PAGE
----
28/10/2016 - 11:19 am

Latest CBI figures show UK competitiveness with EU at record high

According to the CBI (Confederation of British Industry) Industrial Trends Survey the UK’s manufacturing output and orders grew over the last quarter, with export volumes growth the strongest for two and half years.

The latest quarterly survey of 459 manufacturers revealed that competitiveness in EU markets rose at the fastest pace since the series began in 2000, with competitiveness outside the bloc also improving at the quickest rate since 2009.

Domestic demand grew modestly, while export orders rose for the first time in over a year. The outlook for demand over the next three months is generally positive, with export orders expected to rise further, along with more modest growth in domestic orders.

But concerns persist about the availability of skilled labour, with almost a quarter of respondents observing that skilled labour availability could limit output over the next few months.

Optimism about the business situation fell slightly again following last quarter’s sharp decline. And numbers employed fell slightly for the first time since 2010 and look set to fall faster over the quarter ahead. But investment intentions improved following the decline last quarter, and investment plans for the year ahead are now more firmly above their long-run averages.

Following sterling’s sharp depreciation, unit costs rose at their fastest pace in three years, and are expected to continue growing at above their long-term average over the quarter ahead. This was accompanied by modest domestic price inflation, as manufacturers sought to pass on some of the cost increase to their customers. Despite welcome signs of improved export demand and competitiveness, the majority of exporting manufacturing firms have said that the fall in the pound since June has had a negative impact on their business. In a supplementary question asked alongside this month’s survey, 47% of manufacturing firms cited sterling’s depreciation as having a negative impact, against 32% citing a positive impact.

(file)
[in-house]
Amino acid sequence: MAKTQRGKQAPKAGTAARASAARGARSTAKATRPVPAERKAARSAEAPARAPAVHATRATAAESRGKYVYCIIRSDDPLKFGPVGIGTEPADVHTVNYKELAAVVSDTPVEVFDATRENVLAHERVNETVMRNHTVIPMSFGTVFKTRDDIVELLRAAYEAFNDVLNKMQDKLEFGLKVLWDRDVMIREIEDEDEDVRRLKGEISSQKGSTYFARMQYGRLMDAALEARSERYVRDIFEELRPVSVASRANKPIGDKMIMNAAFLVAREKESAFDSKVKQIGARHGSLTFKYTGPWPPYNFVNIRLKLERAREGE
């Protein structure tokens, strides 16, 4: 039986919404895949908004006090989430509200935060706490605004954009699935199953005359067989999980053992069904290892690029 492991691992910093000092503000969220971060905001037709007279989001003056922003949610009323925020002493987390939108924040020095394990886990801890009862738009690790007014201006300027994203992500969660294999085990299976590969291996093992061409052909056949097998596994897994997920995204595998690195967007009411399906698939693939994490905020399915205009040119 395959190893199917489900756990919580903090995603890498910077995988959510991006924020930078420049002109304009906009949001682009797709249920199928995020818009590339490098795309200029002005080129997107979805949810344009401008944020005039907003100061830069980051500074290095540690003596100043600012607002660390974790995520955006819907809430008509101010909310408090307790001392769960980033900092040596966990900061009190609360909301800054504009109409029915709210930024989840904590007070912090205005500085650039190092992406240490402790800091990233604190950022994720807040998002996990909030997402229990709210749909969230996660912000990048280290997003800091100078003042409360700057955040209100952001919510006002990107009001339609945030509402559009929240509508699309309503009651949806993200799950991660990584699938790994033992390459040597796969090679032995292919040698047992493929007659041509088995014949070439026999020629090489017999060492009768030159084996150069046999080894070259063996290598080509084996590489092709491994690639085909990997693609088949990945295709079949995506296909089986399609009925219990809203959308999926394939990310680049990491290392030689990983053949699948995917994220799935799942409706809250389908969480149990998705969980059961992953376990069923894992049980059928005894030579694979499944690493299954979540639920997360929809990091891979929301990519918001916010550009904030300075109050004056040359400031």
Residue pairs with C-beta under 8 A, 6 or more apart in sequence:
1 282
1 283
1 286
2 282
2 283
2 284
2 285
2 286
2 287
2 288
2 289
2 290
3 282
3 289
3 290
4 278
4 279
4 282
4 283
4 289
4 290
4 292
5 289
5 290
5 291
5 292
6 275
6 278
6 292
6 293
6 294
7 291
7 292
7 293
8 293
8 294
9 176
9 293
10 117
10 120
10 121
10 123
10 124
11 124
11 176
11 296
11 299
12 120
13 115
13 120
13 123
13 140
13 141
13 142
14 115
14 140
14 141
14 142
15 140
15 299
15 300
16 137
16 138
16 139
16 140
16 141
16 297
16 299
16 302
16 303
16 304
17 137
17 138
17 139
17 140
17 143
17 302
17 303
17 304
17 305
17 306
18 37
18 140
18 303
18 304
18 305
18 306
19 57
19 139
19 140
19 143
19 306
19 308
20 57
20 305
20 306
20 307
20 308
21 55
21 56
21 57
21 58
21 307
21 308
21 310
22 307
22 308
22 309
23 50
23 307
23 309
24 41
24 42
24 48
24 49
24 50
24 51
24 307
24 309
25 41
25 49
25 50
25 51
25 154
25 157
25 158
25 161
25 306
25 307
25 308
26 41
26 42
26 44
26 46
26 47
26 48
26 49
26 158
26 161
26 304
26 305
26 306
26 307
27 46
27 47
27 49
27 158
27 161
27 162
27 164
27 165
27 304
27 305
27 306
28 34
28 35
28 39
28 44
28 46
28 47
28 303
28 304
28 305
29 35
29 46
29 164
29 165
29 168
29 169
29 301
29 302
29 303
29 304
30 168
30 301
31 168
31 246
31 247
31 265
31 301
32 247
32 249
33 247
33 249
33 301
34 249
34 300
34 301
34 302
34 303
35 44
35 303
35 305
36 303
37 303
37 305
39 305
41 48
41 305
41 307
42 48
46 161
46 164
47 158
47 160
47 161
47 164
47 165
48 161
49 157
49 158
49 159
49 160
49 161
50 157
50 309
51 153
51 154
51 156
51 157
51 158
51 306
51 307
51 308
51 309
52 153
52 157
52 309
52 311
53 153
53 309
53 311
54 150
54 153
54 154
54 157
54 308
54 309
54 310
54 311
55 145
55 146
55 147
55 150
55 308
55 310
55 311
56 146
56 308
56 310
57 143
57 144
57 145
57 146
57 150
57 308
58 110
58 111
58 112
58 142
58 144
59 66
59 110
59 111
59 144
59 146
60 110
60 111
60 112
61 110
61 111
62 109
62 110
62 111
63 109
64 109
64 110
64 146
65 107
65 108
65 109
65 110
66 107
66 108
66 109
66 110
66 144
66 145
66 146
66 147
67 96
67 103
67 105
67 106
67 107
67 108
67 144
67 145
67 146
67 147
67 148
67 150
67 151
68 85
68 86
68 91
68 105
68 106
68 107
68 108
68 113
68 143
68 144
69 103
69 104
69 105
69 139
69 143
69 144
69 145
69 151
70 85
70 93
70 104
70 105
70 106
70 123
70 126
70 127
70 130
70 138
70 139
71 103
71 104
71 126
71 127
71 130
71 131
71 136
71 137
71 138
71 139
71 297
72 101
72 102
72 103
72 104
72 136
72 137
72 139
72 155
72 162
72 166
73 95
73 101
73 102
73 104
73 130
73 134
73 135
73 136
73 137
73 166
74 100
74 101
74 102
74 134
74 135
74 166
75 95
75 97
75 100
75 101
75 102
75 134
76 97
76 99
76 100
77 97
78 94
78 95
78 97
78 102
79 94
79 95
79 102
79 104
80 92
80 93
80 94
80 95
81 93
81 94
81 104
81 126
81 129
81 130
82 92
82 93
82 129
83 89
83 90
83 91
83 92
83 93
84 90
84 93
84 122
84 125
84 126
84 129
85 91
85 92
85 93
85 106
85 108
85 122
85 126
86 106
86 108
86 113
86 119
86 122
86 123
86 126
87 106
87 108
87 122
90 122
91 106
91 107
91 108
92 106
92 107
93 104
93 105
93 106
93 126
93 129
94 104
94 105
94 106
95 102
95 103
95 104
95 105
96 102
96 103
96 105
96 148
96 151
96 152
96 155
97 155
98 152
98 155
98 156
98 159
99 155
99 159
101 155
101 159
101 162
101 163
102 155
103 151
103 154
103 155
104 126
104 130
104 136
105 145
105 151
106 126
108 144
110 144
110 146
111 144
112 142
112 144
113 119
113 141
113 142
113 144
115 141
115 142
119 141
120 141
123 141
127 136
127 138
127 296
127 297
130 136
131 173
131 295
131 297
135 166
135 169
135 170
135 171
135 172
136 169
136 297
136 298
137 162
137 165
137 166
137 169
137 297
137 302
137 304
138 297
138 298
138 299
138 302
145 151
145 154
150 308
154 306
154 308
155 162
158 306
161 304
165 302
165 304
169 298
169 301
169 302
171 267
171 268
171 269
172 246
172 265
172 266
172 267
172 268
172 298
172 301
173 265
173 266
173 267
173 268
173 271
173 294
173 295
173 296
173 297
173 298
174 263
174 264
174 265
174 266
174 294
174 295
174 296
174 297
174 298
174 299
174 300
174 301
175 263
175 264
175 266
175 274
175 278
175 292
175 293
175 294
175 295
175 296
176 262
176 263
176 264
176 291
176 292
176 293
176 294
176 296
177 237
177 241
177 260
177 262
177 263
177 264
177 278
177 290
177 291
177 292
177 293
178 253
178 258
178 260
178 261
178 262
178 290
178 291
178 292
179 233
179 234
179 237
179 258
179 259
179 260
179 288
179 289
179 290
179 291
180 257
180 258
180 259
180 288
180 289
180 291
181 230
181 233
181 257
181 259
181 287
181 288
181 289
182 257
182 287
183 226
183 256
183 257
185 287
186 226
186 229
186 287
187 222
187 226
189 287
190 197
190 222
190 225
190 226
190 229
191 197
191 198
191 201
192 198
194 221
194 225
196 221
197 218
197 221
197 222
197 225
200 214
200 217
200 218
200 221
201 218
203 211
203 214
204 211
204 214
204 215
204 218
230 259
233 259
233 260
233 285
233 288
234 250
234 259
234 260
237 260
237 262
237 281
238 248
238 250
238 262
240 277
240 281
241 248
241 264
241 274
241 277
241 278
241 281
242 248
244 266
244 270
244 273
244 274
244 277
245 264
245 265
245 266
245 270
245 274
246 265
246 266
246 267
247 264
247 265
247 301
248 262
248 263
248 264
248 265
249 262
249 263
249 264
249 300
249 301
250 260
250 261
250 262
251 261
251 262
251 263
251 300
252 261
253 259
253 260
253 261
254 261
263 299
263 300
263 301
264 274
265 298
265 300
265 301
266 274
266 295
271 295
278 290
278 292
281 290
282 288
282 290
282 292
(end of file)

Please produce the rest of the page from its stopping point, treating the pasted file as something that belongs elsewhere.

Rain Newton-Smith, CBI Chief Economist, said,“Manufacturers’ are optimistic about export prospects and export orders are growing, following the fall in Sterling.

“However, the weaker Pound is also feeding through to costs, which are rising briskly and may well spill over into higher consumer prices in the months ahead.

“Access to skills clearly remains a high priority, so manufacturers will be looking to the Government to implement a new migration system that meets the needs of business while responding to clearly-stated public concerns. Maintaining a preferential route between the UK and the EU, our largest trading partner, will be important.

“Meanwhile, firms will be seeking further details on a long-term, industrial strategy from the Autumn Statement that combines sectors and places.

“Ultimately, all businesses need greater clarity from the Government on the fundamental issues of skills and barrier-free access to EU markets as soon as possible.”

 


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